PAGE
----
Quantum Computing for Computer Scientists
Cambridge University Press, Aug 11, 2008 - Computers - 384 pages
The multidisciplinary field of quantum computing strives to exploit some of the uncanny aspects of quantum mechanics to expand our computational horizons. Quantum Computing for Computer Scientists takes readers on a tour of this fascinating area of cutting-edge research. Written in an accessible yet rigorous fashion, this book employs ideas and techniques familiar to every student of computer science. The reader is not expected to have any advanced mathematics or physics background. After presenting the necessary prerequisites, the material is organized to look at different aspects of quantum computing from the specific standpoint of computer science. There are chapters on computer architecture, algorithms, programming languages, theoretical computer science, cryptography, information theory, and hardware. The text has step-by-step examples, more than two hundred exercises with solutions, and programming drills that bring the ideas of quantum computing alive for today's computer science students and researchers.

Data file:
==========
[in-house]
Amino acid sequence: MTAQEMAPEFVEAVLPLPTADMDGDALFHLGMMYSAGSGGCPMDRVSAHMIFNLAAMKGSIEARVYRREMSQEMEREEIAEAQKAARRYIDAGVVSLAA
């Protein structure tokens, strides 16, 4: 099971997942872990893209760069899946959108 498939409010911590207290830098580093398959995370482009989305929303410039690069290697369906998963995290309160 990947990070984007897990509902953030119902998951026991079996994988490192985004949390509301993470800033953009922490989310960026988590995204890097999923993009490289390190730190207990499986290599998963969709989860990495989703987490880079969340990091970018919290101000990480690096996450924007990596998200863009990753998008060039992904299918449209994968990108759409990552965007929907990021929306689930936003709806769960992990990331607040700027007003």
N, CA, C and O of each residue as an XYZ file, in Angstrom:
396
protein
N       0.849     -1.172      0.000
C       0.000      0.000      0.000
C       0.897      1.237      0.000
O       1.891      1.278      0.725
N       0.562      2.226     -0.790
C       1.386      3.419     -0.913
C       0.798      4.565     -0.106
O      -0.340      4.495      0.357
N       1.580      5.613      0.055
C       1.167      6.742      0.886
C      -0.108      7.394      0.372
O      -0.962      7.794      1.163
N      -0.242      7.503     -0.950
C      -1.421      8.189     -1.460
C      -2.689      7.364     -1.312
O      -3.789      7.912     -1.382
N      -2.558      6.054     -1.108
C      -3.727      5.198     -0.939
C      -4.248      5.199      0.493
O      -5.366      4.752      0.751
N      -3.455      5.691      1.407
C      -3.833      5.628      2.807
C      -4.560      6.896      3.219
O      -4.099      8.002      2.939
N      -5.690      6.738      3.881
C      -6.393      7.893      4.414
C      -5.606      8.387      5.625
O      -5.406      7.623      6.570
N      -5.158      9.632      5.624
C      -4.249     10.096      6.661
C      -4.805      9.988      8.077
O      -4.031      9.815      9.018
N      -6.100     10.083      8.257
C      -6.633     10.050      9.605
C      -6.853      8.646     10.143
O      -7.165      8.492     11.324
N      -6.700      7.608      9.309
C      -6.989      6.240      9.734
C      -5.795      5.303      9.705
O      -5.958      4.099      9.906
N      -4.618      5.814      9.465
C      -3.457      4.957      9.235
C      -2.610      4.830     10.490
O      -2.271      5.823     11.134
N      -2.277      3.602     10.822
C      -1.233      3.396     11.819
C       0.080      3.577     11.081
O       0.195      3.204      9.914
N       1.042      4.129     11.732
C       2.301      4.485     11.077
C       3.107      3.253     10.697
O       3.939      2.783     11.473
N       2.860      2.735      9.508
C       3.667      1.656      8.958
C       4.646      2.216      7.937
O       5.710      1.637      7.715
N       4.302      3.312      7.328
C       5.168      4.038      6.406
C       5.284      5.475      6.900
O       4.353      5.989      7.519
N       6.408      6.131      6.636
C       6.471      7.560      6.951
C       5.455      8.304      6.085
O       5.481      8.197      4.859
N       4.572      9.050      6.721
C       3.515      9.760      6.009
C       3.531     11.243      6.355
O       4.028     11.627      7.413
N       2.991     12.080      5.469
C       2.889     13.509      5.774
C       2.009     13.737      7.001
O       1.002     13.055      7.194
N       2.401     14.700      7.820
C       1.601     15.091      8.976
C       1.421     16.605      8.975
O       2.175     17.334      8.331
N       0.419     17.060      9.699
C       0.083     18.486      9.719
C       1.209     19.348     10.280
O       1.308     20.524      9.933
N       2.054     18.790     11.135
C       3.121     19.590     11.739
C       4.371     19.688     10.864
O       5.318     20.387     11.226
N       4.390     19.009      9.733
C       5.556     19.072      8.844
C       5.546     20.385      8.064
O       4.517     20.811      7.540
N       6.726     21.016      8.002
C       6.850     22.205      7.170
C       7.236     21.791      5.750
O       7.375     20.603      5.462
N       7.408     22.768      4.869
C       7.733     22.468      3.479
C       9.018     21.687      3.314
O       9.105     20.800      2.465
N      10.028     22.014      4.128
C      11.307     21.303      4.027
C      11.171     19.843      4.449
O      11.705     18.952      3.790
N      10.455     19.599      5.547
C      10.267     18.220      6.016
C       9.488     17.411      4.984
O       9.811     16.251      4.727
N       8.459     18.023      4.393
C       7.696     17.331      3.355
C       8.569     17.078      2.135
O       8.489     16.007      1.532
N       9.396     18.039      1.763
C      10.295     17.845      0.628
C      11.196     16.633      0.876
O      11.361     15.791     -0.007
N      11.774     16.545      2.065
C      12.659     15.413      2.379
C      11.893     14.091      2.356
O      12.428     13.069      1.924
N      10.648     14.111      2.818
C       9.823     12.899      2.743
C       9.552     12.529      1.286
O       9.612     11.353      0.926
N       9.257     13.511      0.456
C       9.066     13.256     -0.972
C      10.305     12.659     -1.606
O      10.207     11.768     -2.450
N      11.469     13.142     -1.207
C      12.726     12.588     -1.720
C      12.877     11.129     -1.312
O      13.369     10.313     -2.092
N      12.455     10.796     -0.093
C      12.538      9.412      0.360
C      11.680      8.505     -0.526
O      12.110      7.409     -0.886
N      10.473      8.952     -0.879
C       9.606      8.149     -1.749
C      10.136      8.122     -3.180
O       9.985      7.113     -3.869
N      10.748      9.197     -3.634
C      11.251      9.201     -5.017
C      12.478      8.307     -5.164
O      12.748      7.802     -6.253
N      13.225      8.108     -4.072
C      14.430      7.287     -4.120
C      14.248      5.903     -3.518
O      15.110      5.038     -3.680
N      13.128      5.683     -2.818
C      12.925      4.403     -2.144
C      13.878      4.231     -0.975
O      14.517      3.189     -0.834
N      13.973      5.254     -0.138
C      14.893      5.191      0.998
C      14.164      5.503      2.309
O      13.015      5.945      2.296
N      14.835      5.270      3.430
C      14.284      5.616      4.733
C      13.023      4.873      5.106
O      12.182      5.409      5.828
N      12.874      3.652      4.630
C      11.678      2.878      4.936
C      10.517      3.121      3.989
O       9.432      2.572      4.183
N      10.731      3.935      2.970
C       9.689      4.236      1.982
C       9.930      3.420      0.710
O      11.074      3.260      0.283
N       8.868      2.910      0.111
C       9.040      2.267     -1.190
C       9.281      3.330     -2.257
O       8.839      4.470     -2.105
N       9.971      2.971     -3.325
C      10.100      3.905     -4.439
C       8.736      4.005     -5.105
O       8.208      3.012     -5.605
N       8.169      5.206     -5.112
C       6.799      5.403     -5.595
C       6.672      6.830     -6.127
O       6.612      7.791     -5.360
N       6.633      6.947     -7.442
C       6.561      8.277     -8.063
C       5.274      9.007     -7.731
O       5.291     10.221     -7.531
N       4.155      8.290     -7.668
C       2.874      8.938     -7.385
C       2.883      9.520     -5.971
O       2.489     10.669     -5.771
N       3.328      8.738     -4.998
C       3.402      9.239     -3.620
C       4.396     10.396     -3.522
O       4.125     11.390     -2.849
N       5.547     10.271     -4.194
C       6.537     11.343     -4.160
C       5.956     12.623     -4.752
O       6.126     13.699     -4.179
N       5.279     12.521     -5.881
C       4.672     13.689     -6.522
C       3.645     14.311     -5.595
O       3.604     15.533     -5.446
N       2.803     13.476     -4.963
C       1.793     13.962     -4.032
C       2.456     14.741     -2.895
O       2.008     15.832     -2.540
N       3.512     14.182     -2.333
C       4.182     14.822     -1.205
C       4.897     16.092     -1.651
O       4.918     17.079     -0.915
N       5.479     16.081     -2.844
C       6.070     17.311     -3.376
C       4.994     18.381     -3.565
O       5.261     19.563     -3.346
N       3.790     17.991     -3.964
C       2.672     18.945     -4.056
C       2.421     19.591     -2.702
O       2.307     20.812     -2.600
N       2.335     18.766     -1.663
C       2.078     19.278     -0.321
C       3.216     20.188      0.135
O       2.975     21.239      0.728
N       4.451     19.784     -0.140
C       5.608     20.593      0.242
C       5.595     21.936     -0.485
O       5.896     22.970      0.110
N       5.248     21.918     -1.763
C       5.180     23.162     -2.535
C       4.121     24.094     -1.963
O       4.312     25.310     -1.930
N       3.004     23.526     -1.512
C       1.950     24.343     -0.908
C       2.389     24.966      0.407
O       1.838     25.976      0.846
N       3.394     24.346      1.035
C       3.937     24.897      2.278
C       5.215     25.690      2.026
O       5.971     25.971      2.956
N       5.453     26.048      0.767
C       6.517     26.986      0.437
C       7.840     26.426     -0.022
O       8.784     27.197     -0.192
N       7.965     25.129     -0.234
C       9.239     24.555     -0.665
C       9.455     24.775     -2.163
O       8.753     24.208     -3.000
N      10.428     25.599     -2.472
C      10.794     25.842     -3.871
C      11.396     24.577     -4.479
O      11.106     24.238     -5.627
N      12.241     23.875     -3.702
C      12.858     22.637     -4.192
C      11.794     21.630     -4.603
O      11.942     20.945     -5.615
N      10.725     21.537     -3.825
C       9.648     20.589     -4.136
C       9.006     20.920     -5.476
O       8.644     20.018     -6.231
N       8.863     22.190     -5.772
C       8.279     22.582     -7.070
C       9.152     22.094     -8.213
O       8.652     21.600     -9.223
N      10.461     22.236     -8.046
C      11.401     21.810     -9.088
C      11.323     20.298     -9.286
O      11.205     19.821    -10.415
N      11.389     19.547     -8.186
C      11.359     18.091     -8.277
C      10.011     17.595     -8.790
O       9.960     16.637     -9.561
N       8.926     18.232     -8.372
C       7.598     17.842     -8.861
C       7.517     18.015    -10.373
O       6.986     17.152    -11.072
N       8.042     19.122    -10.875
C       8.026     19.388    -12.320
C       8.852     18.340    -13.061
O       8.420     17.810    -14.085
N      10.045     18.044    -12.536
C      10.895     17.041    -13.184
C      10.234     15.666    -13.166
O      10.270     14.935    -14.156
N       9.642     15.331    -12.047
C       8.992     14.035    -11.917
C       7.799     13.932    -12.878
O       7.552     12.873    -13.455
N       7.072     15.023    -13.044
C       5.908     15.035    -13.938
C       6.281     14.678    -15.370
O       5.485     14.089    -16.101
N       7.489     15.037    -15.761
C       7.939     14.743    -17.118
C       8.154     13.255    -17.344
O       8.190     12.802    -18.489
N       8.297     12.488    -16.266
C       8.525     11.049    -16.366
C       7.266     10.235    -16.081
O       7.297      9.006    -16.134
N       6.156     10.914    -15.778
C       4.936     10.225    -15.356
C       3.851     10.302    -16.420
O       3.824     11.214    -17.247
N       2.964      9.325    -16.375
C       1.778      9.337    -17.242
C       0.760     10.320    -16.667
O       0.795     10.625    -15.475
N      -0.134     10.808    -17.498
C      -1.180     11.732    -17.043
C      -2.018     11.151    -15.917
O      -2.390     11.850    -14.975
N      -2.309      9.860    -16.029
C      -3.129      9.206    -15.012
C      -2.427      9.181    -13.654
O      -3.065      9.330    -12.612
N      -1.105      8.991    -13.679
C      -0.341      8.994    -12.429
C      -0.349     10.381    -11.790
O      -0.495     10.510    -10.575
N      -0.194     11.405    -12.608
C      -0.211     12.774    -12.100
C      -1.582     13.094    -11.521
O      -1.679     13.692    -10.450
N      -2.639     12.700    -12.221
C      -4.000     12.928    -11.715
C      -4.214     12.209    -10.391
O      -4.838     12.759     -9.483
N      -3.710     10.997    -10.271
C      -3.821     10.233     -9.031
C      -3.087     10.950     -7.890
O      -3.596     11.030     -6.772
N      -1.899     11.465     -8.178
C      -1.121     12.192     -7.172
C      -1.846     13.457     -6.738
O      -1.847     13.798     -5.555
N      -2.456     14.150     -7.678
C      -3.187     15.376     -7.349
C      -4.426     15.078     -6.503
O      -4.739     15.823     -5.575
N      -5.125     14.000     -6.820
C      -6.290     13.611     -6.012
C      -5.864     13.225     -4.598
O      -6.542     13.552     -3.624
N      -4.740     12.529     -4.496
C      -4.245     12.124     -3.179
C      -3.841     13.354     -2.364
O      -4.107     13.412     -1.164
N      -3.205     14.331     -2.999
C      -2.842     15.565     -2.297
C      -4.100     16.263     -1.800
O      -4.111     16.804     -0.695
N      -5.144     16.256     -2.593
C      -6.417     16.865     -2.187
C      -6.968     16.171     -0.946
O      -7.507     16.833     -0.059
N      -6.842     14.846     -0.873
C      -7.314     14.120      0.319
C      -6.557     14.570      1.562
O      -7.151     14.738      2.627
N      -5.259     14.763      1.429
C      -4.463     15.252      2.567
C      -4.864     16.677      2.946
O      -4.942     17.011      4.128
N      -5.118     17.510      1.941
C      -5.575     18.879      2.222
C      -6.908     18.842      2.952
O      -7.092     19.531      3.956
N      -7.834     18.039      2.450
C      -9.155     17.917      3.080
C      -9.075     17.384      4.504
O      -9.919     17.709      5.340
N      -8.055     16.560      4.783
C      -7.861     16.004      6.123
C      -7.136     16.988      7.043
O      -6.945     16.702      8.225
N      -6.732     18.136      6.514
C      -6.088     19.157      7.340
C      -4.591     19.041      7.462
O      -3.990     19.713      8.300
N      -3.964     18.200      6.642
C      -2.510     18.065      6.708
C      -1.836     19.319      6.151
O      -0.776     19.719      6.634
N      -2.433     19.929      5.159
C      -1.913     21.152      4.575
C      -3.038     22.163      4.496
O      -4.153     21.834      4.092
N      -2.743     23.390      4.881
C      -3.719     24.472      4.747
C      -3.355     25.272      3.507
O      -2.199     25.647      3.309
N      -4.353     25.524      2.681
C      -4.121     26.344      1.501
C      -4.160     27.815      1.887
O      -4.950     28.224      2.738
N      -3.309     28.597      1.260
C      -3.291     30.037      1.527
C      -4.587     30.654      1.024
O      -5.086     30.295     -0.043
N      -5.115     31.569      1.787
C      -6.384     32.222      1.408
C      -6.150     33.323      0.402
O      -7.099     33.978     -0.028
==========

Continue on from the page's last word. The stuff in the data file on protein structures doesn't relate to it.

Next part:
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Review: Quantum Computing for Computer ScientistsUser Review - Mit - Goodreads
nice Read full review
Review: Quantum Computing for Computer ScientistsUser Review - Joshua - Goodreads
This book was really simple to read and understand and I think it was laid out well. Certainly a good book to read if you are interested in the subject but don't want to get to bogged down in the complex detail (there are plenty of other books which provide this detail). Read full review